Home South African Tent field hospitals set up in Gauteng as Covid-19 cases surge

Tent field hospitals set up in Gauteng as Covid-19 cases surge

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We are now going to see the peak of the pandemic and we expect that there will be lot of pressure on hospitals and beds - Health Minister

Minister of Health Dr Zweli Mkhize inspected the readiness of a tent site adjacent to the Tshwane District Hospital. Picture: Thobile Mathonsi / African News Agency(ANA)

AS CASES of Covid-19 surge in Gauteng, the Department of Health is increasing capacity at hospitals and has set up field hospitals in tents as it expects a dramatic increase in admissions.

On Friday Minister of Health Dr Zweli Mkhize inspected the readiness of a tent site adjacent to the Tshwane District Hospital and Steve Biko Academic Hospital.

The government, province and City of Tshwane have also identified the Tshwane events centre, Dr George Mukhari Hospital in Ga-Rankuwa and Kopanong as areas where anticipated extra needs can be met.

This comes as the premier, David Makhura, became South Africa’s third provincial head to test positive for Covid-19. He is self-isolating at home. After experiencing mild symptoms the premier decided to get tested on Wednesday.

Makhura revealed his infection status a day after his Health Department said six members of its “Covid-19 War Room” had contracted the virus, including the head of the provincial Health Department, Professor Mkhululi Lukhele.

Two other provincial premiers, Alan Winde of the Western Cape and Job Mokgoro of North West province, have also tested positive for the virus. Winde has type 2 diabetes and is monitoring himself at home, while Mokgoro is in hospital in Joburg.

South Africa’s confirmed coronavirus infections have been accelerating as lockdown restrictions are eased. Cases rose by 13 734 to 238 339 on Thursday, the biggest single-day rise since Mkhize confirmed the virus in South Africa on March 5.

Speaking on Friday, Mkhize said these areas were being prioritised because of the number of cases needing medical care, which were expected, with the emergency intervention team due to provide 1 000 beds in the capital over the next two to three weeks.

He said the decision on how to manage the disease was an ongoing one, and that the government was working with the province and city to do assessments and make decisions on where patients should go, depending on how ill they were and the demand at the facilities.

He once again referred to the storm being upon the province, which is taking over from the Western Cape as the epicentre of Covid-19 in the country.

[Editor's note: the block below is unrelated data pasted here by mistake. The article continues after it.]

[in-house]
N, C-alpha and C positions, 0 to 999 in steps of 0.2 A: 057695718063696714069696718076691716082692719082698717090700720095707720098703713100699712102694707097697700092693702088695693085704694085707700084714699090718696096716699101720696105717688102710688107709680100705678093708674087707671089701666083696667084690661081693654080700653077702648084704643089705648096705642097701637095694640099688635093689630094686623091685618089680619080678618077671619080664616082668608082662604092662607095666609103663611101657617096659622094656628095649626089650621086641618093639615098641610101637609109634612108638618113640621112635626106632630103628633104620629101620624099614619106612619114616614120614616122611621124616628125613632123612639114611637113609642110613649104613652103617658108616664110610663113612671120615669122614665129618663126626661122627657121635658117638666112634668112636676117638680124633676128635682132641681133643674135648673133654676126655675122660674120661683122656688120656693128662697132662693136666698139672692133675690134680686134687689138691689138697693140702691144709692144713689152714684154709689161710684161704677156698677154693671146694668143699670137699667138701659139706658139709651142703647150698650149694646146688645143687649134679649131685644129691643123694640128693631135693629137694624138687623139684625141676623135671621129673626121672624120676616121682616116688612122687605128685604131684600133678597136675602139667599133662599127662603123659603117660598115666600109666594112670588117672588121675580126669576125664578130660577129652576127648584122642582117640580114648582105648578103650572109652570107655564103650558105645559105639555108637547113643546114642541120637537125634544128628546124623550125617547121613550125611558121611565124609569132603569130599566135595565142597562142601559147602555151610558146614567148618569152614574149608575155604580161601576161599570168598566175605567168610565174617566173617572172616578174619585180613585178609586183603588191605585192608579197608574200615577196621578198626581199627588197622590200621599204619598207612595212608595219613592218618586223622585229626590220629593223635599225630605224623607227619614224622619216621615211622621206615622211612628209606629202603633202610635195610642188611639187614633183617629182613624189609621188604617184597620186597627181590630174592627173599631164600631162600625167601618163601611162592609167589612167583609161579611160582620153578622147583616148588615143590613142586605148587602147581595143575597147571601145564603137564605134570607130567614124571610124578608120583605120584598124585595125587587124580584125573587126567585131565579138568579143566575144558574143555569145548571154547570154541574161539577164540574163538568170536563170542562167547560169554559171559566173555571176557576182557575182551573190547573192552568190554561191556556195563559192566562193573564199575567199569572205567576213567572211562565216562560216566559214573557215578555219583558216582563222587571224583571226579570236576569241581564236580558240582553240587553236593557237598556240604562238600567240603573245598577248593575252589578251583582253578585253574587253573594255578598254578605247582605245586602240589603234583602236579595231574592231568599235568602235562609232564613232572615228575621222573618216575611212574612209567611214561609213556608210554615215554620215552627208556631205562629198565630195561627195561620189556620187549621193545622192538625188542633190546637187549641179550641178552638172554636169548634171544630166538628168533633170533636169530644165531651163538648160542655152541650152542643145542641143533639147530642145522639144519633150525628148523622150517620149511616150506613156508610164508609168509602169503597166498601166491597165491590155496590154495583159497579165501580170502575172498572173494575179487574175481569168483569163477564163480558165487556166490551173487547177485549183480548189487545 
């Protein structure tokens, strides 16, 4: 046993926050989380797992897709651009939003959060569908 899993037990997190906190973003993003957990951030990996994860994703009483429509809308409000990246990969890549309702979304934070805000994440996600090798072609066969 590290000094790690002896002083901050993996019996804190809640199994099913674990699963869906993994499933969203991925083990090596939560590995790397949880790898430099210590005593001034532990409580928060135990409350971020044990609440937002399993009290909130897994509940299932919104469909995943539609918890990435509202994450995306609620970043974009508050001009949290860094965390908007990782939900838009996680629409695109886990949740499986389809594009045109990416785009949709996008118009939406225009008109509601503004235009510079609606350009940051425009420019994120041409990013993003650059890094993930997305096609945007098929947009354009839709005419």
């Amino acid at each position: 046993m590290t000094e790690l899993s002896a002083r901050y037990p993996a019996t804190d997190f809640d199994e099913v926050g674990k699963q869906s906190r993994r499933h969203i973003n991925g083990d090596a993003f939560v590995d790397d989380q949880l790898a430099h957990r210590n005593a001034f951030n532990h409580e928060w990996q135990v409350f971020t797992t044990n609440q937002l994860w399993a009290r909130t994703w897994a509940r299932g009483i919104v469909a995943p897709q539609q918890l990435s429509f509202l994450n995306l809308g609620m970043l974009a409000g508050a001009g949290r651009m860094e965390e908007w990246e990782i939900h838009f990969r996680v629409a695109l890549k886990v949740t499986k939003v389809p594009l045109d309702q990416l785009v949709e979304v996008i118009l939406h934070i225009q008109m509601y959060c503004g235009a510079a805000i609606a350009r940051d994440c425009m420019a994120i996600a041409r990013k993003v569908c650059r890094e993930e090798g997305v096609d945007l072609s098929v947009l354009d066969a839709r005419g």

The number of confirmed cases in Gauteng has surged to over 84 000.

“What we are seeing in Gauteng is not surprising but we must be vigilant and concerned as we are now going to see the peak of the pandemic (and) we expect that there will be lot of pressure on hospitals and beds.”

The initial strategy had been to designate a few hospitals for Covid-19 patients, but the pattern of the spread had led the department to change tactics and opt for reduced occupancy of beds in hospital wards and the addition of field facilities.

“We have not reached capacity yet, but we are at a level where we can see the number of admissions is rising very fast.”

He said after an emergency meeting, a national intervention unit was established to look at also putting temporary beds in tents near hospitals.

Mkhize said patients should not take being told to go to bed in a tent as not receiving proper treatment. Rather it was a way to manage the system to investigate, isolate and treat those who were not as ill and leave hospital beds for those who needed them most.

The increase in cases is not unexpected with more economic activities open – and the height of the virus is expected between the end of July and early September.

“Following consultations, there was a view it was safe to open for economic activities as well as schools. We are acknowledging that we have to co-exist with the virus, and learn new ways of how to cope,” Mkhize added.

To date more than two million tests have been done in South Africa.

Meanwhile, Gauteng Health MEC Dr Bandile Masuku has denied claims of a tender to dig 1.5 million graves in Gauteng in preparation for anticipated Covid-19 deaths.

Responding to a call by Solidarity for a probe into the alleged tender for the graves, he said the figure represented the capacity of graves, but denied there was a tender to dig them.

“What has occurred is not about digging, it’s not about tenders, there are no grave sites that are being dug,” said Masuku.

“All the preparation that we’ve put in place is about saving lives,” he added.

Solidarity has questioned forecasts for the number of Covid-19 deaths and said 1.5 million deaths would represent 10% of the province’s population.